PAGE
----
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LEAST & MOST FAVORITE of the week...


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18 hours ago, skimpole said:

The latest version of The Invisible Man starts off subtly and Elizabeth Moss gives a good performance as the woman in peril.  One wonders that so much focus is on her that the villain appears as unreasoned malevolence, not a quality one wants to encourage in Hollywood. But as the movie goes on, it becomes clear that not only does the villain not have a real personality, his plan is increasingly nonsensical, with an extra retribution scene that begs all sort of questions. 

I watched that last week, too. I agree with your assessment. I did love the mostly silent opening scene. It was really suspenseful. The movie had some other tense and scary moments, but it couldn't match that opening scene.

It is definitely not my least favorite movie of the week, because I watched some of Piranha. To be fair, I don't even like animal horror films, so it didn't stand much of a chance.

My favorite was Born Yesterday. I love Judy Holliday. It is somehow believable that Billie is both ditzy and capable of outsmarting the other characters. The message of the film could easily have been snobbish or preachy, but I think it manages to present an argument in favor of learning without telling viewers that they need to learn the same things that Billie is learning. It helps that Holliday's performance is so warm and friendly. I've seen the movie enough times that I've started to notice Broderick Crawford's performance. His characterization is a little inconsistent, but I do really like the way he plays the role. I regularly think about the gin rummy scene when I play cards. Her chemistry with William Holden is fine, but it is the main reason that I like It Should Happen To You a bit more.

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Last week I saw four movies.  Avalon was Barry Levinson's follow-up to Rain Man.  Despite respectable reviews, it ultimately did not get that much admiration.  And a comparison with 1987's Radio Days and the same year's Mr. and Mrs. Bridge explain why.  Those movies also appeal to nostalgia, both taking place about a decade before Avalon.  But the actors, characters and anecdotes are clearly more interesting in those movies.  The Howling helped start Joe Dante's career, and I've seen enough of his movies to appreciate the start.  But I was a bit disappointed.  The jokes are a bit esoteric (a psychiatrist has the same name as the director of The Wolfman),   Having viewer identification split among four characters doesn't help, and the whole metaphor isn't really developed in a fruitful or interesting manner.

I also saw two movies from 1943, which I'll probably stop singling out for attention now that I have a top ten for that year.  The Fallen Sparrow is a just before the war spy film where the Nazis act in too convoluted a way for too low stakes.  Thank your lucky stars is another wartime Hollywood revue film.  This is more successful than two others from the same year.  Thousands Cheer attempted to make us care more for Kathryn Grayson than Gene Kelly.  This is the Army starred the underwhelming George Murphy and Ronald Reagan.  I had never seen an Eddie Cantor movie before, but he's certainly a good sport as his "real" character is constantly abused and humiliated.  Also, we have Edward Everett Horton and S.K. Sakall as supporting characters, Humphrey Bogart makes a cameo, Errol Flynn and Bette Davis sing (but not together) and Olivia de Havilland dances.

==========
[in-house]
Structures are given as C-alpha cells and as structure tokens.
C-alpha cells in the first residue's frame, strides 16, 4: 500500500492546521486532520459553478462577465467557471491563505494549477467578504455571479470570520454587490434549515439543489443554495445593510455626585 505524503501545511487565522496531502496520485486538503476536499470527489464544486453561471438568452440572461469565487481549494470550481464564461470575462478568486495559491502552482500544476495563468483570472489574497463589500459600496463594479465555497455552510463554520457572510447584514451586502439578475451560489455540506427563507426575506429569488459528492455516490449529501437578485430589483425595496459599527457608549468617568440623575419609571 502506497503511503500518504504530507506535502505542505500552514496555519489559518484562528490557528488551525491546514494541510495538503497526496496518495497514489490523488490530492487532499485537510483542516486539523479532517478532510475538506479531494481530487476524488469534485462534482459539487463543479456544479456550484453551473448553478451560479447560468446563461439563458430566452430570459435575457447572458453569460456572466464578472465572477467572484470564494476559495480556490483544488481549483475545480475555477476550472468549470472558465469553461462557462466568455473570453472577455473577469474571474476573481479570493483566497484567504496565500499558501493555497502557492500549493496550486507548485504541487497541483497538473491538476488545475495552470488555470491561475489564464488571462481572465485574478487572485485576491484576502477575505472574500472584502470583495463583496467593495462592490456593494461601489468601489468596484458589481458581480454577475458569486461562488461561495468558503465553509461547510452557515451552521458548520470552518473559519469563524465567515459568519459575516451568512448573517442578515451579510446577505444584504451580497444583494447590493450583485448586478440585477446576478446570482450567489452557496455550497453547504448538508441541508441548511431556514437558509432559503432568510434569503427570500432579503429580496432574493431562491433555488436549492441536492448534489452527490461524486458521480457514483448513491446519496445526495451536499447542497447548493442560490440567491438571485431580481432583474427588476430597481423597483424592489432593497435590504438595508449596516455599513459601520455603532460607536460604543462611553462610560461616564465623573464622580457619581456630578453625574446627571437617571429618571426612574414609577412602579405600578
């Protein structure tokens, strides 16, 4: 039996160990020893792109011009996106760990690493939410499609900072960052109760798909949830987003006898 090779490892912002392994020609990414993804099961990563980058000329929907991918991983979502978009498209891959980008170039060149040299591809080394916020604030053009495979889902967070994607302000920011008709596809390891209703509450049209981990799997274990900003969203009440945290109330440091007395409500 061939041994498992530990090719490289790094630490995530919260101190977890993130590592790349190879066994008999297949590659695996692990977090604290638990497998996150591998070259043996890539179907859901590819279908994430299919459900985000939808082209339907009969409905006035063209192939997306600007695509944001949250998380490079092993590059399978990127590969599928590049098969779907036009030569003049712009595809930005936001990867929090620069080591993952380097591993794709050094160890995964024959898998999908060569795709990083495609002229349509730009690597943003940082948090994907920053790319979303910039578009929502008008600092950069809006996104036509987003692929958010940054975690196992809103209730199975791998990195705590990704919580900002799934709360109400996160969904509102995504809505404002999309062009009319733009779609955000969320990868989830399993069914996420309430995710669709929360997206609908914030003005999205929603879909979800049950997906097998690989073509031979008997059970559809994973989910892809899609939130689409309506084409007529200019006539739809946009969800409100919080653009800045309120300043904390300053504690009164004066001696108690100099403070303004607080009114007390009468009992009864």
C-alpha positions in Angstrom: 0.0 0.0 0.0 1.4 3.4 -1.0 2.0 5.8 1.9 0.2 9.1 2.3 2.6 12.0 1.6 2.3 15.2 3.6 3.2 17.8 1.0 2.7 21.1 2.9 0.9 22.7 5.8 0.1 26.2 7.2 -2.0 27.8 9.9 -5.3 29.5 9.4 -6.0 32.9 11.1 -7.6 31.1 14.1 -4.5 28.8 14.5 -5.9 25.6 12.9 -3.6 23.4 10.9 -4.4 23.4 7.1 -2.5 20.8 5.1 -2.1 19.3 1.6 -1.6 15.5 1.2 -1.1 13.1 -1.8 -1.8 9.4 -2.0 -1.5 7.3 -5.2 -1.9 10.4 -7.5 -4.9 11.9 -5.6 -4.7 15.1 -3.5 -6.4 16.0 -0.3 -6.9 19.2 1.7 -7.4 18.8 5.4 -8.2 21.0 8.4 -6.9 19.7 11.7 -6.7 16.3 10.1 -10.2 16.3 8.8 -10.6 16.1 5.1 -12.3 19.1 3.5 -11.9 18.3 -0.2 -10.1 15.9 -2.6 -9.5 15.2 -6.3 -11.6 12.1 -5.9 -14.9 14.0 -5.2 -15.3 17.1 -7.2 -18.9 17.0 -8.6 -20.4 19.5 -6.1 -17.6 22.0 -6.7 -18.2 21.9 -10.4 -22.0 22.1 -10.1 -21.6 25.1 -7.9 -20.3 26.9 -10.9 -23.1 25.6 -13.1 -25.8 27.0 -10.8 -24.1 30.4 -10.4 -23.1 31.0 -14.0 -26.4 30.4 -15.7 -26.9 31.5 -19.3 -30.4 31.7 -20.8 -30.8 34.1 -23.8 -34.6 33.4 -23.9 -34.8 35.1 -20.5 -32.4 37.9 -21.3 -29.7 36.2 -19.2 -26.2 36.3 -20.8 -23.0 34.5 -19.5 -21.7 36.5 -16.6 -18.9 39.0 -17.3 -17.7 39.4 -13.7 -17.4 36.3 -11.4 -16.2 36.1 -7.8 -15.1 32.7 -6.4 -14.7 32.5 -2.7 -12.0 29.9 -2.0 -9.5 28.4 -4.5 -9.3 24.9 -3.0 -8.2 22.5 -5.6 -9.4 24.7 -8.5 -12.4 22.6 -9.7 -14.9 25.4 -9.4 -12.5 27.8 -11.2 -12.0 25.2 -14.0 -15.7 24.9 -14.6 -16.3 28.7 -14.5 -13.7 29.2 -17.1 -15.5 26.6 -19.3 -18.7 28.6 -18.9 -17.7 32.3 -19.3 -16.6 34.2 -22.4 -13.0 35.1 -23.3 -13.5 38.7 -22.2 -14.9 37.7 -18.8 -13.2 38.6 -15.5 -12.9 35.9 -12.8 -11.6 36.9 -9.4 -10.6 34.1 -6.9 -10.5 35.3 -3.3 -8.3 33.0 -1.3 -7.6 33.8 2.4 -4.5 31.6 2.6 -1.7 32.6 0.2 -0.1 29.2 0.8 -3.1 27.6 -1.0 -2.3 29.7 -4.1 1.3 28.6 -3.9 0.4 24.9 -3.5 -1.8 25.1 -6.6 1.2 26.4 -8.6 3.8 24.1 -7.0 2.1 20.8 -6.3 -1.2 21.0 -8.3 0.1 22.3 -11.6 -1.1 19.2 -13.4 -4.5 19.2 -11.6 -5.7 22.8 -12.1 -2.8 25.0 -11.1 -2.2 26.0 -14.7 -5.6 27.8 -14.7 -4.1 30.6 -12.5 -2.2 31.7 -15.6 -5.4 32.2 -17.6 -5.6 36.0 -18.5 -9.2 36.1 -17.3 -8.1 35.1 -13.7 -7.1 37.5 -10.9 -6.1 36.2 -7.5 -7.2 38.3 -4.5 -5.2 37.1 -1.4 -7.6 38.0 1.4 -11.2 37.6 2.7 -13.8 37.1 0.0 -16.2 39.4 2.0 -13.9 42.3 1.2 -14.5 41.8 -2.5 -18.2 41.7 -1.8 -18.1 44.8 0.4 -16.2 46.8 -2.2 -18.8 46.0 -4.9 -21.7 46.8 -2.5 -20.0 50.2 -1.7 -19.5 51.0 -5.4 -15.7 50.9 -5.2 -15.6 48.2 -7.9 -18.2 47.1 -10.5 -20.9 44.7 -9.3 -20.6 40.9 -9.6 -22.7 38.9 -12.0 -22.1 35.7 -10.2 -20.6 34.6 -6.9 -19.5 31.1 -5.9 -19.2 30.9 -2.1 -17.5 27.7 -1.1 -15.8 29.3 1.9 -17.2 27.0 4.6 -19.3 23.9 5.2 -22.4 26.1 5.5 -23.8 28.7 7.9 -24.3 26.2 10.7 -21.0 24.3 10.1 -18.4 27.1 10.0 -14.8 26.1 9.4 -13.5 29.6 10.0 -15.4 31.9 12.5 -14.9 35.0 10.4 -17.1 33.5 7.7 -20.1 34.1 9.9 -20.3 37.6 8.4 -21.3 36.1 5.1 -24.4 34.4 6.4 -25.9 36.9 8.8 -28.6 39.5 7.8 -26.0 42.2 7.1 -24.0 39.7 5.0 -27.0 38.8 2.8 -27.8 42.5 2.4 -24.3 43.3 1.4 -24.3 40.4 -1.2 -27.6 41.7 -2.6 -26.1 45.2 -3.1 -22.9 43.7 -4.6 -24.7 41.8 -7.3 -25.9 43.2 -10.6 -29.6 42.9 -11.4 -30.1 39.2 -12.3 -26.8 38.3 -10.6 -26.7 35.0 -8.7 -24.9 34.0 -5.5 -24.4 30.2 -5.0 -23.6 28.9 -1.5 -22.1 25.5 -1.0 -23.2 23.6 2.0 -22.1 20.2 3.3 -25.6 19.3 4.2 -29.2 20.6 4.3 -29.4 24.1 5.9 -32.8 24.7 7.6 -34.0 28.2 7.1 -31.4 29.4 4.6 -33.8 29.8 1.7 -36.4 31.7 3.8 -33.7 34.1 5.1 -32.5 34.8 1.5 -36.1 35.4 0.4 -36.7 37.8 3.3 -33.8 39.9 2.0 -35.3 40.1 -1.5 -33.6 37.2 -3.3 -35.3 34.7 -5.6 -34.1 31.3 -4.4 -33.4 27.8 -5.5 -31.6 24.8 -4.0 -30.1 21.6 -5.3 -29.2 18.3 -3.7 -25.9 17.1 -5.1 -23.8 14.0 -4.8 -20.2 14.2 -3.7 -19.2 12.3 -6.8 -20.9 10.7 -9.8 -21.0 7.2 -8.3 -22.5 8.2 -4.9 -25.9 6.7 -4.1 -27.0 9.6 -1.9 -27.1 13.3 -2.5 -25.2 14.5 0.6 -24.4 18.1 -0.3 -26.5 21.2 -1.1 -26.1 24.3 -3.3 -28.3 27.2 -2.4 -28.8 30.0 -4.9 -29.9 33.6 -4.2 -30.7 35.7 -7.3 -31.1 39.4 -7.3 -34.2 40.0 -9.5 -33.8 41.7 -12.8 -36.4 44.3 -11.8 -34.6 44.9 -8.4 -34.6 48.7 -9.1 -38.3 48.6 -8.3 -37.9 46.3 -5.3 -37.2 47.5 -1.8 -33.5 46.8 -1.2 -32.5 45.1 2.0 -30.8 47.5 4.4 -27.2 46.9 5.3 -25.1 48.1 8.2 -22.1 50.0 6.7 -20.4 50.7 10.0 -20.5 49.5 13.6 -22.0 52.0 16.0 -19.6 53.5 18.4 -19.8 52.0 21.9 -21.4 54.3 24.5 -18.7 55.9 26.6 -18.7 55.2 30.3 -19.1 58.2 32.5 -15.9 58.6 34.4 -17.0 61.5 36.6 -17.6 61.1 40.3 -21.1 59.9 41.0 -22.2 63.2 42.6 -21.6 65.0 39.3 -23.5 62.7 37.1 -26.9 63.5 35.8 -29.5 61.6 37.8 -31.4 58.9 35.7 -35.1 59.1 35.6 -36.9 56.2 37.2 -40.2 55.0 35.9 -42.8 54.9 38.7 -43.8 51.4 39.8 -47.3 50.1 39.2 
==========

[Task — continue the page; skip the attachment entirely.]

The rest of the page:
Incidentally, I also rewatched Van Gogh, and was impressed by Alexandra London in her supporting role

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I saw four movies this week.  Lions Love (and lie...) is a less than successful example of the New Wave meets Hollywood.  What appears spontaneous and fresh in Agnes Varda's last documentaries, appears self-indulgent as we watch a threesome of actors ramble on about life, the universe and everything.  Robert Kennedy's assassination appears as a climax, but the movie still goes on.  I also saw Doris Day movies as part of her being star of the month.  My Dream is Yours and It's a Great Feeling both star Day as an ingenue trying to make her way in Hollywood.  Both star Jack Carson.  Both have Bugs Bunny making a cameo.  The first movie gives him the meatier role and is directed by Michael Curtiz.  The second  also stars Frank Morgan and in that one Day goes back to her small town and marries a local guy who looks exactly like Errol Flynn.  Day is blonde, pretty, wholesome and sings nicely, but a whole month of her, or even a month of Mondays, is a bit much.  Bad Education is not the Pedro Almodovar movie, but a more recent movie about administrators who turn their Long Island high school into one of the best of the country while embezzling it of millions of dollars.  Hugh Jackman and Allison Janney are  interesting, but the movie is hardly indispensable. 

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I saw four movies last week.  It turns out the Billy the Kid I watched was not the one I made a note to watch when it turned up.  That one was directed by King Vidor.  This early forties colour film isn't that bad, even if the tale is completely fictional.  BTK tries to go straight, wowed over by Ian Hunter's clam and subtle courage.  But the opposing side drags him back into vigilante action and inevitable doom.  Not a bad version, even if the Vidor version is supposedly better.  I can't say The Missouri Breaks made all that much an impression on me.  It's possible that watching it again might show its virtues more, much as rewatching Peckinpah's Billy the Kid movie impressed me more.  Perhaps Brando's strangely psychotic and effective assassin might grown on me, though Nicholson 's lead is not one of his great roles.